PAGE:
By David Gould, Staff Editor
Phone calls and emails from golf coaches psyched about the USGA-led rollout of a National Team program have been flowing into Proponent Group headquarters. They’re also regularly reaching longtime Proponent member Henry Brunton. When coaches direct their questions to Brunton, they’re talking to the guy who long ago built the Canadian version of what’s being undertaken currently in the States. He’s happy to answer questions, especially given his strong sense that folks are getting ahead of themselves.
“On one hand, it’s exciting, it’s long overdue and it’s going to have a profound effect on the competitiveness of U.S. players,” says Brunton. “On the other hand, it’s an extremely slow build and the search for actual hands-on coaches is pretty far down the to-do list. People have to realize that.”
Resistance to the general concept, which Brunton encountered north of the border, won’t in his view hobble America’s efforts. “I started the Canadian program from scratch in my living room,” recalls Henry, “and it was very challenging to get buy-in from some of the people we needed as stakeholders. In the U.S. that buy-in should come more easily—although it’s still going to be a long, deliberate process.”
Scale also matters. “This is a gigantic undertaking,” says Brunton, “particularly given the size of the U.S.” Thus, it will be “five or 10 years,” he expects, before athletes nurtured by the US National Team program start showing up on leaderboards at U.S. Amateurs, U.S. Opens and other high-level competitions. “But when it happens, those leaderboards will be much more dominated by American players than they are now,” he predicts.
So, Brunton says, picture strategic plans in thick binders, Powerpoint presentations distributed to state golf associations, deep dives into “all the sport science this will involve,” and the interweaving of complex research and technology to produce a standardized curriculum, for lack of a better term. “There’s a lot of politics involved,” he says plainly—no problem at all if you’ve got a knack for building consensus and bringing people together.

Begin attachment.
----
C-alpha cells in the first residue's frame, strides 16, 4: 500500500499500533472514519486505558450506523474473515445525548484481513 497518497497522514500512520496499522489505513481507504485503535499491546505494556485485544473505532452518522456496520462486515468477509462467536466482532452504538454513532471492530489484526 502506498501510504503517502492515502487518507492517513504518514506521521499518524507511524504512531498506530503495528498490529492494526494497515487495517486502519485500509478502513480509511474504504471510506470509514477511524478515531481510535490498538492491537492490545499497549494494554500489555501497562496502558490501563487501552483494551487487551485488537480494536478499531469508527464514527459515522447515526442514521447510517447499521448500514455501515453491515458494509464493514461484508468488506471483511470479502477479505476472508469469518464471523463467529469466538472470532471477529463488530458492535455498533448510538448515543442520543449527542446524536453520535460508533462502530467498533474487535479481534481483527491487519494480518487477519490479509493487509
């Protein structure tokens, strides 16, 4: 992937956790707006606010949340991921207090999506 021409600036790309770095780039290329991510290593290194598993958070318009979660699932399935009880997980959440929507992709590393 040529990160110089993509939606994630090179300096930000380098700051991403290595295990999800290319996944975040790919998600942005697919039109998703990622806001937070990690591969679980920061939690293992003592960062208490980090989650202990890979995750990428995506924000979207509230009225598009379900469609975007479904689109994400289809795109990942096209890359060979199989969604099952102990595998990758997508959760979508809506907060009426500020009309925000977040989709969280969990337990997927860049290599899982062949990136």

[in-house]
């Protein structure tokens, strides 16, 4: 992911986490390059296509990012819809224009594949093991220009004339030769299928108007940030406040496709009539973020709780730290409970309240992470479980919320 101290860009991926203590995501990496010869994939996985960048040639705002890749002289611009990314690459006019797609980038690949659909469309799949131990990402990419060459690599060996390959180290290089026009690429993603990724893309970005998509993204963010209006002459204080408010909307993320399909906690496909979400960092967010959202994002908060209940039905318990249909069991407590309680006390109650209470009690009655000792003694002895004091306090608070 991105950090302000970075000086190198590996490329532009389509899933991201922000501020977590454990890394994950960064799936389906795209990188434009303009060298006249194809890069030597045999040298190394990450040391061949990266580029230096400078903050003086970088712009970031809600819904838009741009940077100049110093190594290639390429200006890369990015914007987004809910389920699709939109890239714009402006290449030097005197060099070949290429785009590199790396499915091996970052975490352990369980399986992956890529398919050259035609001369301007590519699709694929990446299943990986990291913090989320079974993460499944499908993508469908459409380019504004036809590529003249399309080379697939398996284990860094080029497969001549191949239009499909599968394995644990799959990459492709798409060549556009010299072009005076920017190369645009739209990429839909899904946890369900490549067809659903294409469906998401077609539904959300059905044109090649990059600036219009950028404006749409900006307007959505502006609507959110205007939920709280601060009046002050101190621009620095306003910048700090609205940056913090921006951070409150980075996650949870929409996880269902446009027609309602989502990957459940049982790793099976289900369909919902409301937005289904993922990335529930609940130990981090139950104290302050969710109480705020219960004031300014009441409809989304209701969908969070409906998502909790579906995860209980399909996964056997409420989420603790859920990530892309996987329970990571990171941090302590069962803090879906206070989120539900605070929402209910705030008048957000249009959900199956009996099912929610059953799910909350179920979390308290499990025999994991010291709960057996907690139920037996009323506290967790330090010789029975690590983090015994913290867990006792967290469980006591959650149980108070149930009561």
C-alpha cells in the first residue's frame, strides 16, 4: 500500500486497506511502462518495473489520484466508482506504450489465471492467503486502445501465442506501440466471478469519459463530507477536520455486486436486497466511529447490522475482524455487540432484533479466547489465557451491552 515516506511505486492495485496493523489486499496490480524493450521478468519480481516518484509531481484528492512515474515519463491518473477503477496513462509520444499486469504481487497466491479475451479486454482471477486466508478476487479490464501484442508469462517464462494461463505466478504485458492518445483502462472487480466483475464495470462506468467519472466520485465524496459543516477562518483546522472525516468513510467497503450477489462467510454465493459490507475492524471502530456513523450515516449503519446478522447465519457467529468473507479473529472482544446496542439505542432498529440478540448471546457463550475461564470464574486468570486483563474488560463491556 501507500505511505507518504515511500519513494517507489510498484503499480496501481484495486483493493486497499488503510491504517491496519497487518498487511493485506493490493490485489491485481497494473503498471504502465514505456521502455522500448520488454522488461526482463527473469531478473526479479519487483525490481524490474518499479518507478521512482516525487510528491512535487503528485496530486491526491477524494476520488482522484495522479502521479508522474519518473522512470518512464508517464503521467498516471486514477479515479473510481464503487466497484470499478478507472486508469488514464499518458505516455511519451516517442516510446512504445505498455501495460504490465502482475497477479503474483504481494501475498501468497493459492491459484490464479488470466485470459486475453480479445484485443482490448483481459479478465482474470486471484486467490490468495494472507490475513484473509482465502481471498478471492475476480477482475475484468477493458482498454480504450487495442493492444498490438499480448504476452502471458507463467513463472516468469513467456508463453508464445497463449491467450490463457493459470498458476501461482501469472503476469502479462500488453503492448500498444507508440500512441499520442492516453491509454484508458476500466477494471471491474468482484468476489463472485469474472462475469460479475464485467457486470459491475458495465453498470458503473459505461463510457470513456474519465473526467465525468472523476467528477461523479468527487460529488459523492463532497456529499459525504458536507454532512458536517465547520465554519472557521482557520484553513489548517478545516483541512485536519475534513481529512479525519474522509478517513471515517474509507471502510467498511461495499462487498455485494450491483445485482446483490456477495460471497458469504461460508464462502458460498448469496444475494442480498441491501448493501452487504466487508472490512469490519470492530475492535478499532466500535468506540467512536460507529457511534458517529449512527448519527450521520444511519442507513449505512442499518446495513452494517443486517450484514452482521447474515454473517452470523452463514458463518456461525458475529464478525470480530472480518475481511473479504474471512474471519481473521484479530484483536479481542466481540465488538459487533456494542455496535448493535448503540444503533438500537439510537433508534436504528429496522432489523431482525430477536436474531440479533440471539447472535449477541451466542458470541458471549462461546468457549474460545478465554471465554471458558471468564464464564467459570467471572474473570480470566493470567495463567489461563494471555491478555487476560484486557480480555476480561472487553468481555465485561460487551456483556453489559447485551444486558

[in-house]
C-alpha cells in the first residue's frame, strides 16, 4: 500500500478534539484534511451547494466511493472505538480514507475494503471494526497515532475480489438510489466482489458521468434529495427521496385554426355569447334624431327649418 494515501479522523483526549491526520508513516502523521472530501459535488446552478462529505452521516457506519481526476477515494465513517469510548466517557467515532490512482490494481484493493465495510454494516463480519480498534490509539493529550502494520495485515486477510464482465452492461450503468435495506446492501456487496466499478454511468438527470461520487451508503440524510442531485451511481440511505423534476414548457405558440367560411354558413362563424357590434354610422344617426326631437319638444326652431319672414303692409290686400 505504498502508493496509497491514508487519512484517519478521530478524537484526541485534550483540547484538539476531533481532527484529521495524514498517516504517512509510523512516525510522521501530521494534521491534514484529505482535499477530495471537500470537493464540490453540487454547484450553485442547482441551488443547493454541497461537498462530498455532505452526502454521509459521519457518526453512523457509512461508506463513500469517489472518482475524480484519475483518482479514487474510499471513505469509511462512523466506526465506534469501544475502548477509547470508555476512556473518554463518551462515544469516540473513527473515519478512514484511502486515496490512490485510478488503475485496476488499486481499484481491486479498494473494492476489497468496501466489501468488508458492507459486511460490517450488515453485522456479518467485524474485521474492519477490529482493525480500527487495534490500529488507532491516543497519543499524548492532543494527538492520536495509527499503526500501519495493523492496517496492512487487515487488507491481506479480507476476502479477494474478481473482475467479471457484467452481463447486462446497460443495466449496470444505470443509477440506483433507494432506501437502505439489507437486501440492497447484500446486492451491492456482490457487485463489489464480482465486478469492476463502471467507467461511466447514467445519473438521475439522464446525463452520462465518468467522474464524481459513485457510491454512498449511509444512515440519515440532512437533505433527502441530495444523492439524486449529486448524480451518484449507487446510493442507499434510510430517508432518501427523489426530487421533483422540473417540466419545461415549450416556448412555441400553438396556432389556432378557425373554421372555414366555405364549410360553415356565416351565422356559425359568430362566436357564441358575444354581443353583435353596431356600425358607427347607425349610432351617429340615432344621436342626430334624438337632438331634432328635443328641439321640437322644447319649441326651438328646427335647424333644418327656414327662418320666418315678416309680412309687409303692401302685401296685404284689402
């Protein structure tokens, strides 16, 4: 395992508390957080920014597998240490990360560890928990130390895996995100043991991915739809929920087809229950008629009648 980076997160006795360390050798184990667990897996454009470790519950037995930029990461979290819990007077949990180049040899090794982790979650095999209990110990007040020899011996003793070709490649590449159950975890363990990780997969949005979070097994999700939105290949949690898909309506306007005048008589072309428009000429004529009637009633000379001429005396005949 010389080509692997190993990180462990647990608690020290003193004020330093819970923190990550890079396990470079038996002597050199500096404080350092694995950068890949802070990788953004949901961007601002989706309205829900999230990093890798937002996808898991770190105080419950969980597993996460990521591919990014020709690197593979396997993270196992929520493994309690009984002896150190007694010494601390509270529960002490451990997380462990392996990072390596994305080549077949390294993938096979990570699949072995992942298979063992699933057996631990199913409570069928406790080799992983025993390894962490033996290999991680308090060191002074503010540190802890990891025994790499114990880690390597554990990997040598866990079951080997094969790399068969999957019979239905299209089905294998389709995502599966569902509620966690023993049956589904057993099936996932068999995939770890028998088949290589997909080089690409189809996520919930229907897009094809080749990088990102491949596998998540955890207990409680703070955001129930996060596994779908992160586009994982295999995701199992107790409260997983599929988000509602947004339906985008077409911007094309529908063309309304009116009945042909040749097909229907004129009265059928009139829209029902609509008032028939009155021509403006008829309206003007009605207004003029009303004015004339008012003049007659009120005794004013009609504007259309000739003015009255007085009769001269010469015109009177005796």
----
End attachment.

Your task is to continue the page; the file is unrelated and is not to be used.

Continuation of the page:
“It’s an Olympics mindset,” he explains. “The 14-year-old swimmers and gymnasts and speed skaters out there are supported by consistently applied training methods. They’re also recruited and funded in a very organized way, so elite talent doesn’t get missed or fall through the cracks.” That last piece, he points out, is a heavy lift all by itself, if you want to do it right.
Golf performance expertise and first-class coaching skills will of course be in demand, according to Brunton, but “over the initial stages the staffing emphasis will be on leadership positions as the structure gets built out gradually.” That being said, there are excellent golf coaches who are also well suited to the “30,000-foot positions where you’re building relationships and repping the USGA worldwide,” he says. An example that comes to mind is the late Dana Rader, a successful academy owner and someone who used networking and personal bonds to create successful outcomes throughout the golf instruction field.
“In the end, the results of all this work will be phenomenal,” Brunton says. “The National Team leaders are going to discover just how much talent is out there in the U.S., and what can be accomplished with it. They’re off to a good start.”